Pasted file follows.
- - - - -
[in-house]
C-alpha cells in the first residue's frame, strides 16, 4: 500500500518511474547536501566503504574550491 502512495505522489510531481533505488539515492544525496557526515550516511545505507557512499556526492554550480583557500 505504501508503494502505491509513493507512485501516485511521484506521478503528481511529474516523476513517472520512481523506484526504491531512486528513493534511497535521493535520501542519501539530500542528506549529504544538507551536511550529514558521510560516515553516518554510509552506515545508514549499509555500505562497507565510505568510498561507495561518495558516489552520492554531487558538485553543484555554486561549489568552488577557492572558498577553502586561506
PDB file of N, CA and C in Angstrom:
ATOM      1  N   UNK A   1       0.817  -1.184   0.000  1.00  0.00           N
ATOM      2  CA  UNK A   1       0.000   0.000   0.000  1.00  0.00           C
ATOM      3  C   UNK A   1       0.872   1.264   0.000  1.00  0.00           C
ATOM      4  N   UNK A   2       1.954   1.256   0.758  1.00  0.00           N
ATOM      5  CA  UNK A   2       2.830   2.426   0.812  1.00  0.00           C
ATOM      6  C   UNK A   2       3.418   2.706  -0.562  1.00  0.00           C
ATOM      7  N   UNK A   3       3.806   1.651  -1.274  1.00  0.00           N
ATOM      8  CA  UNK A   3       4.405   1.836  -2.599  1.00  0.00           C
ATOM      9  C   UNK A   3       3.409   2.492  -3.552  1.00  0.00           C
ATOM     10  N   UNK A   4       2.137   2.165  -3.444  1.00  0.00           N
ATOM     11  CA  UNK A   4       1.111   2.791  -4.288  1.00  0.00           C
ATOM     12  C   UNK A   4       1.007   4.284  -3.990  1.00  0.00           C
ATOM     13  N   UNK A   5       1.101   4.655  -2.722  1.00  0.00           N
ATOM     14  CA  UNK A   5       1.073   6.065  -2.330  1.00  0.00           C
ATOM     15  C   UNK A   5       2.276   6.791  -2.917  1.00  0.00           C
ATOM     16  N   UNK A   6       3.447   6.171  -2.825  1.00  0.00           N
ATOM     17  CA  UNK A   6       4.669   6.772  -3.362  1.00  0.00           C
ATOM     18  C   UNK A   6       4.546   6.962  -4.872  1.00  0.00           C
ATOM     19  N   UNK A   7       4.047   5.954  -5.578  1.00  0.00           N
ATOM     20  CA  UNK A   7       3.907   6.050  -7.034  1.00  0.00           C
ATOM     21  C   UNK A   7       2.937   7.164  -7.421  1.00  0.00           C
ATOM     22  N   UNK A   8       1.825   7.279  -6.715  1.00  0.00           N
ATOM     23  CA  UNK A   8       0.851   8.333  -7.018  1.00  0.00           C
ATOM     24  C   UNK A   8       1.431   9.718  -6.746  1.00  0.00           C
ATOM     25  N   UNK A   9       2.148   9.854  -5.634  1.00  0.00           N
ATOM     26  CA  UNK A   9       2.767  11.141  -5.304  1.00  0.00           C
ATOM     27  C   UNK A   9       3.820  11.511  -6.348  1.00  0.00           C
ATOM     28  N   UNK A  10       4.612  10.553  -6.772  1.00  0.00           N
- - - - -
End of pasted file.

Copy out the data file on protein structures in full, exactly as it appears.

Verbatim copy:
[in-house]
C-alpha cells in the first residue's frame, strides 16, 4: 500500500518511474547536501566503504574550491 502512495505522489510531481533505488539515492544525496557526515550516511545505507557512499556526492554550480583557500 505504501508503494502505491509513493507512485501516485511521484506521478503528481511529474516523476513517472520512481523506484526504491531512486528513493534511497535521493535520501542519501539530500542528506549529504544538507551536511550529514558521510560516515553516518554510509552506515545508514549499509555500505562497507565510505568510498561507495561518495558516489552520492554531487558538485553543484555554486561549489568552488577557492572558498577553502586561506
PDB file of N, CA and C in Angstrom:
ATOM      1  N   UNK A   1       0.817  -1.184   0.000  1.00  0.00           N
ATOM      2  CA  UNK A   1       0.000   0.000   0.000  1.00  0.00           C
ATOM      3  C   UNK A   1       0.872   1.264   0.000  1.00  0.00           C
ATOM      4  N   UNK A   2       1.954   1.256   0.758  1.00  0.00           N
ATOM      5  CA  UNK A   2       2.830   2.426   0.812  1.00  0.00           C
ATOM      6  C   UNK A   2       3.418   2.706  -0.562  1.00  0.00           C
ATOM      7  N   UNK A   3       3.806   1.651  -1.274  1.00  0.00           N
ATOM      8  CA  UNK A   3       4.405   1.836  -2.599  1.00  0.00           C
ATOM      9  C   UNK A   3       3.409   2.492  -3.552  1.00  0.00           C
ATOM     10  N   UNK A   4       2.137   2.165  -3.444  1.00  0.00           N
ATOM     11  CA  UNK A   4       1.111   2.791  -4.288  1.00  0.00           C
ATOM     12  C   UNK A   4       1.007   4.284  -3.990  1.00  0.00           C
ATOM     13  N   UNK A   5       1.101   4.655  -2.722  1.00  0.00           N
ATOM     14  CA  UNK A   5       1.073   6.065  -2.330  1.00  0.00           C
ATOM     15  C   UNK A   5       2.276   6.791  -2.917  1.00  0.00           C
ATOM     16  N   UNK A   6       3.447   6.171  -2.825  1.00  0.00           N
ATOM     17  CA  UNK A   6       4.669   6.772  -3.362  1.00  0.00           C
ATOM     18  C   UNK A   6       4.546   6.962  -4.872  1.00  0.00           C
ATOM     19  N   UNK A   7       4.047   5.954  -5.578  1.00  0.00           N
ATOM     20  CA  UNK A   7       3.907   6.050  -7.034  1.00  0.00           C
ATOM     21  C   UNK A   7       2.937   7.164  -7.421  1.00  0.00           C
ATOM     22  N   UNK A   8       1.825   7.279  -6.715  1.00  0.00           N
ATOM     23  CA  UNK A   8       0.851   8.333  -7.018  1.00  0.00           C
ATOM     24  C   UNK A   8       1.431   9.718  -6.746  1.00  0.00           C
ATOM     25  N   UNK A   9       2.148   9.854  -5.634  1.00  0.00           N
ATOM     26  CA  UNK A   9       2.767  11.141  -5.304  1.00  0.00           C
ATOM     27  C   UNK A   9       3.820  11.511  -6.348  1.00  0.00           C
ATOM     28  N   UNK A  10       4.612  10.553  -6.772  1.00  0.00           N